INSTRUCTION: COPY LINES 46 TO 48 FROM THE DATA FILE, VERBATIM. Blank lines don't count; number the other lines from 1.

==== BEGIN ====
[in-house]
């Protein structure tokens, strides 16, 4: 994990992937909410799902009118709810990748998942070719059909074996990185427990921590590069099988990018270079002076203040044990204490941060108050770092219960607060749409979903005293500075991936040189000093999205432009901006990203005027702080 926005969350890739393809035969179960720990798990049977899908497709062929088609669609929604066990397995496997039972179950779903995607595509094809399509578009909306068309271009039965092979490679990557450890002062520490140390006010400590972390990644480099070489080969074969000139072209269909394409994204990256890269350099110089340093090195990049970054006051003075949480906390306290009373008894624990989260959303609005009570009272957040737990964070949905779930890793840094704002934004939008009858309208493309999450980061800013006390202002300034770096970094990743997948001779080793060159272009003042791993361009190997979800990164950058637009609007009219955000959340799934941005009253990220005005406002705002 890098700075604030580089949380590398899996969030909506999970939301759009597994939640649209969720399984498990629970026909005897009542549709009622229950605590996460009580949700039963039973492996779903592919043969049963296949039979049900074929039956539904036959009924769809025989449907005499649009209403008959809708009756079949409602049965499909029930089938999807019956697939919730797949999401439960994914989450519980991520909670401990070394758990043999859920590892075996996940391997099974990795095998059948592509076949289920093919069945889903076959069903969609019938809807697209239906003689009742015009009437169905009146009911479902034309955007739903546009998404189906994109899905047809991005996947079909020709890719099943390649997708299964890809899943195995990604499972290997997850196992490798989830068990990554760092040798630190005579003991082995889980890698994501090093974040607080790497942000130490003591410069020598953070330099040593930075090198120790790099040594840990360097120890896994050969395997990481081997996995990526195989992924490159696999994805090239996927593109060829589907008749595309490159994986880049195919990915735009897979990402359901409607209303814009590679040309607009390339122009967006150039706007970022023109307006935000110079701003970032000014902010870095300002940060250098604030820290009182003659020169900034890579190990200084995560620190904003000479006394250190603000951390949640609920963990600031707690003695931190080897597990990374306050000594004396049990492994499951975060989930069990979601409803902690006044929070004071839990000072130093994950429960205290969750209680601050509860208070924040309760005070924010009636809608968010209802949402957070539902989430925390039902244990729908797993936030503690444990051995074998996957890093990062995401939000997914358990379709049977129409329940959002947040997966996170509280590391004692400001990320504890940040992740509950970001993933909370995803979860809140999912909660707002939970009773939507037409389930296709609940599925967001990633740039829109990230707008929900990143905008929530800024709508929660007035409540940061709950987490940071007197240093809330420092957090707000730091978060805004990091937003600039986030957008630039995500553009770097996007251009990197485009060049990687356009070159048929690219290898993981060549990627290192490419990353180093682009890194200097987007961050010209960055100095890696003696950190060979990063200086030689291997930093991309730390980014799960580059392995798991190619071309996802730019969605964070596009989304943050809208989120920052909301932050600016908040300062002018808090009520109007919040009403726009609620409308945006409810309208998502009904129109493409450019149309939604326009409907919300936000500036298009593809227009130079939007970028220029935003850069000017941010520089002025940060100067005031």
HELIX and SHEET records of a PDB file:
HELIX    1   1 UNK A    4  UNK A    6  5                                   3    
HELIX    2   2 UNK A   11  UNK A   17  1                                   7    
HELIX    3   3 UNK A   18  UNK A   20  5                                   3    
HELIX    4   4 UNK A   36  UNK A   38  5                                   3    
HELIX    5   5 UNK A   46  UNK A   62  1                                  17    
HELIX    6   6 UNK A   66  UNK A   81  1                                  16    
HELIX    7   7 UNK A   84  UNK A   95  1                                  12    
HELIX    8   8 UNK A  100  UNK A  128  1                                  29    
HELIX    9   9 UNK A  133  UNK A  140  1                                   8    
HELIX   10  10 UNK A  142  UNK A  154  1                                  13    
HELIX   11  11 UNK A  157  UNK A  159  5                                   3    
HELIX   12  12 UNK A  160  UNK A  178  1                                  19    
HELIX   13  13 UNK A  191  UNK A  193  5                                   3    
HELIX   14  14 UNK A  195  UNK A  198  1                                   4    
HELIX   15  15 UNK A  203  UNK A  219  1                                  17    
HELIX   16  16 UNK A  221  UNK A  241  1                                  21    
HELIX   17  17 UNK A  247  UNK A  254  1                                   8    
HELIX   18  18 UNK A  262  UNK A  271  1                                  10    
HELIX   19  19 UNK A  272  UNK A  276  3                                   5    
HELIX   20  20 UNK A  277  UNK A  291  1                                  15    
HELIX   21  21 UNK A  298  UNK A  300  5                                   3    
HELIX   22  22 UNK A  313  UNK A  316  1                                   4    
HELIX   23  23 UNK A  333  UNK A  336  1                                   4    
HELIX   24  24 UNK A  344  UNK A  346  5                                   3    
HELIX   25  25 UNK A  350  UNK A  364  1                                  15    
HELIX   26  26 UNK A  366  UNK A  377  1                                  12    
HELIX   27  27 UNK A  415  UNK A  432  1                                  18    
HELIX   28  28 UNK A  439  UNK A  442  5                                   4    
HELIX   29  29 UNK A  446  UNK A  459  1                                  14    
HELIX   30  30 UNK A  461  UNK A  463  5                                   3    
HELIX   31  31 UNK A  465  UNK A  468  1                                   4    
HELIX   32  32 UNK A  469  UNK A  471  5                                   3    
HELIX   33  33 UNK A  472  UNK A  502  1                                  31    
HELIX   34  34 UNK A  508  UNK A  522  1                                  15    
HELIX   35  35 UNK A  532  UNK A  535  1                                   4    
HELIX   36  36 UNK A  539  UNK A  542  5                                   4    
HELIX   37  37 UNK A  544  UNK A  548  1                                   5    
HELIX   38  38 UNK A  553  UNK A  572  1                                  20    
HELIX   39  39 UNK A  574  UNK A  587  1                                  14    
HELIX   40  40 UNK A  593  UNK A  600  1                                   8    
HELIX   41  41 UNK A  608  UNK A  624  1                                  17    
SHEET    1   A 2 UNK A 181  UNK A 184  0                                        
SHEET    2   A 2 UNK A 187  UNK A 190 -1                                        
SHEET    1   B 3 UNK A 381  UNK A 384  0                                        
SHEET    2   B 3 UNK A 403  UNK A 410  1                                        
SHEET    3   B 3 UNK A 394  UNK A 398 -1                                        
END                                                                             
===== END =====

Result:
SHEET    2   A 2 UNK A 187  UNK A 190 -1                                        
SHEET    1   B 3 UNK A 381  UNK A 384  0                                        
SHEET    2   B 3 UNK A 403  UNK A 410  1                                        